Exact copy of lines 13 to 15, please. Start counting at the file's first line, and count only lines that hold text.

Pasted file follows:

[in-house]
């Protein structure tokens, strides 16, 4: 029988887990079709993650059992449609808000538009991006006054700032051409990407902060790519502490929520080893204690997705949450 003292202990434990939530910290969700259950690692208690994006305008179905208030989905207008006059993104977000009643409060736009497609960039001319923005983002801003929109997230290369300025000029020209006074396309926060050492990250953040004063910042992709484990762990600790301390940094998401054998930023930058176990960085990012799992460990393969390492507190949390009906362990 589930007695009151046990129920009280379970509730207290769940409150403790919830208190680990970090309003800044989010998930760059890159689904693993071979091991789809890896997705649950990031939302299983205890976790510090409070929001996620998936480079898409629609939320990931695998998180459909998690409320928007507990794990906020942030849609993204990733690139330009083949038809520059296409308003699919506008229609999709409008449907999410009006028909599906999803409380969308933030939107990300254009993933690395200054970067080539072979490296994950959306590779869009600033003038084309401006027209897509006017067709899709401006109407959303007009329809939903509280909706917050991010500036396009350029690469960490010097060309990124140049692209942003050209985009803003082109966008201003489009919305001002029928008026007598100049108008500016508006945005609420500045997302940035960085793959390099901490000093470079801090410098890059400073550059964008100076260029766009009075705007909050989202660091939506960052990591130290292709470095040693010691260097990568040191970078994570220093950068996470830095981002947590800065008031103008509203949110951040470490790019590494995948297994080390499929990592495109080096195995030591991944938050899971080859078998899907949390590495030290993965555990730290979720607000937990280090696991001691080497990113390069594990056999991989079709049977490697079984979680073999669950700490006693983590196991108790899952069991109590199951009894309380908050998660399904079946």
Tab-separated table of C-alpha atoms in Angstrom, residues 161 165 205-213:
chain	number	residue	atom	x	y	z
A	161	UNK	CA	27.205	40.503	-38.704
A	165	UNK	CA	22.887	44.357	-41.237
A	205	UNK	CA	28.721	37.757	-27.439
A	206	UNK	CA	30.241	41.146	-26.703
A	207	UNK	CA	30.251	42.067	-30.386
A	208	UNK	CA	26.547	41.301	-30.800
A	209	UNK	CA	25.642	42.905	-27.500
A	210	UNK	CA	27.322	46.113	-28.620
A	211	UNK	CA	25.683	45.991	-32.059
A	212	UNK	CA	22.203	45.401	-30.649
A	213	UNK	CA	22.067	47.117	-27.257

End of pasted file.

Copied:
A	211	UNK	CA	25.683	45.991	-32.059
A	212	UNK	CA	22.203	45.401	-30.649
A	213	UNK	CA	22.067	47.117	-27.257